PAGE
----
Top Cocoa Growers Yet to Reach Deal Amid Price Plan Changes
(Bloomberg) -- The world’s largest cocoa growers failed to reach an agreement with traders and chocolate makers on a new pricing system after making changes to a plan presented in June.
Industry regulators from Ivory Coast and Ghana told cocoa buyers at a meeting in Abidjan on Wednesday that they seek a premium of $400 per ton over the futures market as a so-called living-income differential, Fiifi Boafo, a spokesman for Ghana Cocoa Board, said by phone on Thursday. The regulators previously proposed a differential that will apply proportionally when prices fall below $2,600 per ton.
The parties are yet to reach an agreement on the new proposal, according to three people familiar with the matter, who asked not to be identified because they’re not authorized to speak publicly.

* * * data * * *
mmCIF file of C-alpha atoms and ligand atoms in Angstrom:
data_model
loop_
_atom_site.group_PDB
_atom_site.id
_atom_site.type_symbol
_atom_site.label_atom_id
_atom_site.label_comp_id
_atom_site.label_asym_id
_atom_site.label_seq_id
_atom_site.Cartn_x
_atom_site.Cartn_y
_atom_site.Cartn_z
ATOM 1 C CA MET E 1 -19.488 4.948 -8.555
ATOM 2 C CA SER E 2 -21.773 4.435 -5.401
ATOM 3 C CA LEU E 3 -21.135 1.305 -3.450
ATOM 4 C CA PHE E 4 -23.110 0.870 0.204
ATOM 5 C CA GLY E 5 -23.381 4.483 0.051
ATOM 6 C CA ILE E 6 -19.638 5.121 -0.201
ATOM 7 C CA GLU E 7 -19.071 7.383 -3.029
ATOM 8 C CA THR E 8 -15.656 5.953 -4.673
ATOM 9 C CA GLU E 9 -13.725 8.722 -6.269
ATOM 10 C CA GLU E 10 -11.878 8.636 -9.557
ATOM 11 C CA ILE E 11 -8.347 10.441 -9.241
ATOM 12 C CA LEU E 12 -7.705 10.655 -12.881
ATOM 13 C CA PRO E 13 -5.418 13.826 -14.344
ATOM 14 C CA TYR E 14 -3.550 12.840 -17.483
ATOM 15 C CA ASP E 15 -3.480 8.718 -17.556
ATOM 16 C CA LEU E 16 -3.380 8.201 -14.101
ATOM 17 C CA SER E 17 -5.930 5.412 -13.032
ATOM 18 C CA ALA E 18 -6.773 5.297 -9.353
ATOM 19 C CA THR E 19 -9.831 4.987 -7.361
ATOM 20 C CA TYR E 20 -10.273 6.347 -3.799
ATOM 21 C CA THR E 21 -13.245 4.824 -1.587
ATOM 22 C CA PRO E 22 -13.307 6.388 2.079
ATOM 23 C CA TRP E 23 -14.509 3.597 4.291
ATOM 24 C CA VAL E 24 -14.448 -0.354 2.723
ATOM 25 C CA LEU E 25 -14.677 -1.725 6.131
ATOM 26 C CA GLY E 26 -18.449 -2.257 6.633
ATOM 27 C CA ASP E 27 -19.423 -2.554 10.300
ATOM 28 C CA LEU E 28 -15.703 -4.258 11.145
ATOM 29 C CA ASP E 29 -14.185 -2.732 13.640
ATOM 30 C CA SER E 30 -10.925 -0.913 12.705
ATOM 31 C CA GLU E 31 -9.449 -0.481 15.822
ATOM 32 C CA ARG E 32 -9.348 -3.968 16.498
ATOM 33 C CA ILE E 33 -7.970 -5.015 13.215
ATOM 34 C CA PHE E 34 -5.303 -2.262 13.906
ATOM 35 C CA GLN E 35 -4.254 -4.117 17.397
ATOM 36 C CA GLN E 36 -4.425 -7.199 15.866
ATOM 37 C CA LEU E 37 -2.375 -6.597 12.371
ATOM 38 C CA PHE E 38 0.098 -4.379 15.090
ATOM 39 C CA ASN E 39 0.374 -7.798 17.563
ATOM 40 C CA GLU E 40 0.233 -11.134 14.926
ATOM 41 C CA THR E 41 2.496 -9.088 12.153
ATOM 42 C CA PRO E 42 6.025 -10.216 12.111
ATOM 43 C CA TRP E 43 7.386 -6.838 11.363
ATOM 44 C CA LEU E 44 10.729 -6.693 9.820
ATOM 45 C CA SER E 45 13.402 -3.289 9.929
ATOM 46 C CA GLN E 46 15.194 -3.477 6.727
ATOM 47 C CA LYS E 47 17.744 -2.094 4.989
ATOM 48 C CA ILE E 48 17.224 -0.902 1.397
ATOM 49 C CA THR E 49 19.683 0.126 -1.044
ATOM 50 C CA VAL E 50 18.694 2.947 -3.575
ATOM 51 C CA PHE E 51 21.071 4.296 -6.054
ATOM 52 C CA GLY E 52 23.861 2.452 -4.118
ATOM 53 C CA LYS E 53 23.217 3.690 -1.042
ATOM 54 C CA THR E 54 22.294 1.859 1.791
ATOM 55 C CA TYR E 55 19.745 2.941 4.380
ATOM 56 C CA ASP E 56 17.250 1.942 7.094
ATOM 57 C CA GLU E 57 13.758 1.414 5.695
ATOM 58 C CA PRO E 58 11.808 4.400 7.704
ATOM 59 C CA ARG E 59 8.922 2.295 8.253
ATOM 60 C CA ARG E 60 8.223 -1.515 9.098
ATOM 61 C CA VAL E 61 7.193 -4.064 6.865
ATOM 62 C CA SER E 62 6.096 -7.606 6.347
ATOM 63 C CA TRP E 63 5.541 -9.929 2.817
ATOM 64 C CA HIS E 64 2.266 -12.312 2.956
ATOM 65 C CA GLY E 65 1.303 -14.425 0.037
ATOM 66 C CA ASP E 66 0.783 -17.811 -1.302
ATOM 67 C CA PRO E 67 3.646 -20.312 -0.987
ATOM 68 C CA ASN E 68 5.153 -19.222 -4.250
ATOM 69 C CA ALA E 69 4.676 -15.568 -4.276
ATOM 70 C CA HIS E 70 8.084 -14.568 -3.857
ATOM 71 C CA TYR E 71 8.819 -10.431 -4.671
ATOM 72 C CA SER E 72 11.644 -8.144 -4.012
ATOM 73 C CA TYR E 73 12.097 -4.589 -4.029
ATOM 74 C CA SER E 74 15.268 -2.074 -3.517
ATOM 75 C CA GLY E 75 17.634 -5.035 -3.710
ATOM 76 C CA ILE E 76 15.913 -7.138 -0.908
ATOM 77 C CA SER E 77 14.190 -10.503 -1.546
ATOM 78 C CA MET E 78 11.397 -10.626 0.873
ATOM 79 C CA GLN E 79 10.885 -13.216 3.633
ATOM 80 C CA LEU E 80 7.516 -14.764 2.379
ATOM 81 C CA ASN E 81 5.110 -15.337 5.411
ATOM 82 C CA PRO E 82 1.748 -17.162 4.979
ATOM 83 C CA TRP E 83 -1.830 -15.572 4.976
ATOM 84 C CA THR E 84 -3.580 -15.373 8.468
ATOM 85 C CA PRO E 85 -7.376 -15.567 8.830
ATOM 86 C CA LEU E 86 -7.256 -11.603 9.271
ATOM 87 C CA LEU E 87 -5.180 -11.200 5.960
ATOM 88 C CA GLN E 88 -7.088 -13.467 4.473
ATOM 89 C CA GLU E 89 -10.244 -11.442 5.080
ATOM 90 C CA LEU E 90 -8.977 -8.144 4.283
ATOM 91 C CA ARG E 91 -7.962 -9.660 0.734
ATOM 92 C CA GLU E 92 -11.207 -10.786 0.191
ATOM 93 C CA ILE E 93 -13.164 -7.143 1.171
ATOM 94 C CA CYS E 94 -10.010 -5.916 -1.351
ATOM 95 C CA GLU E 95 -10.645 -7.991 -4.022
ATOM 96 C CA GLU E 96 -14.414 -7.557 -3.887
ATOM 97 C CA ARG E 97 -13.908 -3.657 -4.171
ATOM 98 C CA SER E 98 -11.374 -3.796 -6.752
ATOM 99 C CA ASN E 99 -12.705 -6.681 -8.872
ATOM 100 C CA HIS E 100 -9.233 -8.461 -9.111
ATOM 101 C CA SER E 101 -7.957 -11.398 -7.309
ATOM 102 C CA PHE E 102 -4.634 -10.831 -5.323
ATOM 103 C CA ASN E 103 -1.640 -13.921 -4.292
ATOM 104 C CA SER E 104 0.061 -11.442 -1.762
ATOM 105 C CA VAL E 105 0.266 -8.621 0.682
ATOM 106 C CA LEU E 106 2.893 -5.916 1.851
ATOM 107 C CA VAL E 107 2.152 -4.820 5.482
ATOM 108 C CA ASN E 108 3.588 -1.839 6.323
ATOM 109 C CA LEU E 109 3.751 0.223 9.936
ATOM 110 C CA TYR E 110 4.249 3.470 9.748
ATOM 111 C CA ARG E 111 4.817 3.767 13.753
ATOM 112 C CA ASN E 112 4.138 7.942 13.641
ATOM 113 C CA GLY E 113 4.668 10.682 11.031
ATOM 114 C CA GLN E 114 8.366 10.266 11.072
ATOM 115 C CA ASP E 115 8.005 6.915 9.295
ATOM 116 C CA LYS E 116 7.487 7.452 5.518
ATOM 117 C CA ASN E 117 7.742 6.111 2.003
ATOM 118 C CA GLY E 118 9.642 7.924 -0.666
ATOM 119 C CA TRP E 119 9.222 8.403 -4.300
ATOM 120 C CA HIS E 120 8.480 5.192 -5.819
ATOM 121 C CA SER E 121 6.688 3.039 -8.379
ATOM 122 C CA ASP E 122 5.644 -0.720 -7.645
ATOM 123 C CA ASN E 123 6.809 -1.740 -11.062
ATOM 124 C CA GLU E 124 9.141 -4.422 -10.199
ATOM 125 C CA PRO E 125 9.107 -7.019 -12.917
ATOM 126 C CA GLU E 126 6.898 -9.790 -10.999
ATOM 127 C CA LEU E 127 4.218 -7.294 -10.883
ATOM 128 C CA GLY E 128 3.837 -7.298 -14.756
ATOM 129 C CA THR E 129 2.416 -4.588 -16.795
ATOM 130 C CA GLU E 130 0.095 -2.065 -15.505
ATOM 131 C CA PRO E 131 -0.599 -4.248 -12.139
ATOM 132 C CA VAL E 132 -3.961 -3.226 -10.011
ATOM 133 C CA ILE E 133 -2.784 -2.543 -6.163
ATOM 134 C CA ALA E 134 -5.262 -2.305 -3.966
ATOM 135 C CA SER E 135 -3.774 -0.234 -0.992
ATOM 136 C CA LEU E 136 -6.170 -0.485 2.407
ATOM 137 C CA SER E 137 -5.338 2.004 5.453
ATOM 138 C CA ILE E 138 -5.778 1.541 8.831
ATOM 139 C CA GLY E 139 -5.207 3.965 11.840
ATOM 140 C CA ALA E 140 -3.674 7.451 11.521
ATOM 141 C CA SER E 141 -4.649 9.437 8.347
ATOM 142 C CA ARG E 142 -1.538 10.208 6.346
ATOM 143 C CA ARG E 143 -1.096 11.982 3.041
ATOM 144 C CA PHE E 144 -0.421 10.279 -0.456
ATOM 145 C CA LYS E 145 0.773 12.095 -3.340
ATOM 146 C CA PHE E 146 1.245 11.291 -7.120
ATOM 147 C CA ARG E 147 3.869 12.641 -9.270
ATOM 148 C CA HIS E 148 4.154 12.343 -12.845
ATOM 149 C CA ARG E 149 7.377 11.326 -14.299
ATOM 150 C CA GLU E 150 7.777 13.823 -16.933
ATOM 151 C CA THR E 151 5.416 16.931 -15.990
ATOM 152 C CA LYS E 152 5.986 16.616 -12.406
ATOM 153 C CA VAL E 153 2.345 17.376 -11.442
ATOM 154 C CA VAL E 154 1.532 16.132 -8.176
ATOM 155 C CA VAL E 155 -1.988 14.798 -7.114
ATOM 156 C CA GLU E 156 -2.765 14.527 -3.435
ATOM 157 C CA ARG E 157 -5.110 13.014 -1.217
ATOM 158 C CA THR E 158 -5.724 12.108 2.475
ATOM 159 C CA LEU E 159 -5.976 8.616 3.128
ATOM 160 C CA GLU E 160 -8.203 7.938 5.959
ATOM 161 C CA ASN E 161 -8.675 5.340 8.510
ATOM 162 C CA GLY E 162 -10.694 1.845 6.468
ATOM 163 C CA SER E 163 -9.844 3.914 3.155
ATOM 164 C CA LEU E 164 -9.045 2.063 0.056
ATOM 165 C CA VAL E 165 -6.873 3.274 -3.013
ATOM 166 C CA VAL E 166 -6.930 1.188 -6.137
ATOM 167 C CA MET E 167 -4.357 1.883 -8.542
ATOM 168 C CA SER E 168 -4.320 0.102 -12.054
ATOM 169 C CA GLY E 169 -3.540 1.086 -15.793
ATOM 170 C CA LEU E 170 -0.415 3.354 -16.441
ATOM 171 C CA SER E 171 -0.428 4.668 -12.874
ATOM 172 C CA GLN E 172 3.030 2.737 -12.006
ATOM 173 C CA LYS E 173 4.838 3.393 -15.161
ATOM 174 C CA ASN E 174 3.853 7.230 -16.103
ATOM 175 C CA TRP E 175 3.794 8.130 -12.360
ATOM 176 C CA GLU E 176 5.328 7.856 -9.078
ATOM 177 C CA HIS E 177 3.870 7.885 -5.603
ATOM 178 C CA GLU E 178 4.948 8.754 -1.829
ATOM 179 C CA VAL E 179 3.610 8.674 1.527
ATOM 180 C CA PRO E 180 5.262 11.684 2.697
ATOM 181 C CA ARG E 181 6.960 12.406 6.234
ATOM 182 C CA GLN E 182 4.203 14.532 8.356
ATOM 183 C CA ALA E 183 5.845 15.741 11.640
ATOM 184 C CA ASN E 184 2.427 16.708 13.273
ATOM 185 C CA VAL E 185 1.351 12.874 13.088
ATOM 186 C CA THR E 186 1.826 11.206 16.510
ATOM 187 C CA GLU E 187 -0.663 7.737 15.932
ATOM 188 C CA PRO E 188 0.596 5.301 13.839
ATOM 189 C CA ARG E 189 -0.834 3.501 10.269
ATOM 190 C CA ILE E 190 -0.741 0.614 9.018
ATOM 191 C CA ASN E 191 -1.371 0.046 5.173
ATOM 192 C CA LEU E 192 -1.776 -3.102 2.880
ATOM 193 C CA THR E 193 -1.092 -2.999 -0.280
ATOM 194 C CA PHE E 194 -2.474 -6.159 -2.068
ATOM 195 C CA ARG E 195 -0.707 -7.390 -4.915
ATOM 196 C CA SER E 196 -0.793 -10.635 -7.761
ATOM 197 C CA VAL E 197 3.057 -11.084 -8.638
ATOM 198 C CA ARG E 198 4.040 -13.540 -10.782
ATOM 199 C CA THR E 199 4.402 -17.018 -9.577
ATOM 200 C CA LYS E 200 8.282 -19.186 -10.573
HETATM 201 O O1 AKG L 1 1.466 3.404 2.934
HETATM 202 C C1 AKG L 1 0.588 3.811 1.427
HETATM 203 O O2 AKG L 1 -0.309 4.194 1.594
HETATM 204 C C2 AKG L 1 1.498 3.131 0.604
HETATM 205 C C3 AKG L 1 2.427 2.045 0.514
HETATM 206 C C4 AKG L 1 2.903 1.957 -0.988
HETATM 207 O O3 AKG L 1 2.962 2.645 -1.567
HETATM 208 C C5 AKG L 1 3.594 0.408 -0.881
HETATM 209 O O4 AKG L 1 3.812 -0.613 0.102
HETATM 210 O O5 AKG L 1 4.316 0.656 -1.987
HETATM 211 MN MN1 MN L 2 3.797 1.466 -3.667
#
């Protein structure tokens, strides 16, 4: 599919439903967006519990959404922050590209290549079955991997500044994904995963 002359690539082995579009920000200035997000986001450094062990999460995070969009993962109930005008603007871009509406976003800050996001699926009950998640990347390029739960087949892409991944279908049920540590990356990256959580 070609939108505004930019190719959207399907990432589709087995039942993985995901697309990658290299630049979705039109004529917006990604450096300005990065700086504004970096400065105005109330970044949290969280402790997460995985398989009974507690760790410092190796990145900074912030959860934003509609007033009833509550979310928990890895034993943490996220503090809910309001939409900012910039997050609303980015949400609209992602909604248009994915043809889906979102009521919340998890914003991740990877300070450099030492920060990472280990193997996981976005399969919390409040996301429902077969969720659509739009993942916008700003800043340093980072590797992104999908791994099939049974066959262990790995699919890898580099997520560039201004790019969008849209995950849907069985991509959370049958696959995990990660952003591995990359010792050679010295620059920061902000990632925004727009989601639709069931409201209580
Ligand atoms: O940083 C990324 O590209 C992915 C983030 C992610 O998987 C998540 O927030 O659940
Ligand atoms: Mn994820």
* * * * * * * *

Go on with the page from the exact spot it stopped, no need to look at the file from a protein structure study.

“I cannot say that everyone was in agreement but that position is what we made everyone to understand,” said Boafo. “That was what was understood by all.”
Cocoa futures settled at $2,433 a ton in New York on Wednesday. U.S. markets were closed on Thursday for the Independence Day holiday.
- Ghana and Ivory Coast aim to pay farmers 70% of a price of $2,600 per ton.
- Buyers will also have to pay a premium related to the origin of the beans, on top of the living-income differential, according to the people familiar. Cocoa from the two countries usually command a premium to the futures price, with Ghana’s usually higher due to better quality.
- When the total sales price exceeds $3,000 a ton, the excess will go into a stabilization fund to help finance the farmer price.
- Money can be withdrawn from the stabilization fund when futures fall below a level that would allow regulators to achieve the price they intend to pay growers.
- The move comes as the two nations, which produce more than 60% of the world’s cocoa supplies, try to assert more control over prices.
- The change of heart meant buyers have yet to agree to the new rules proposed.
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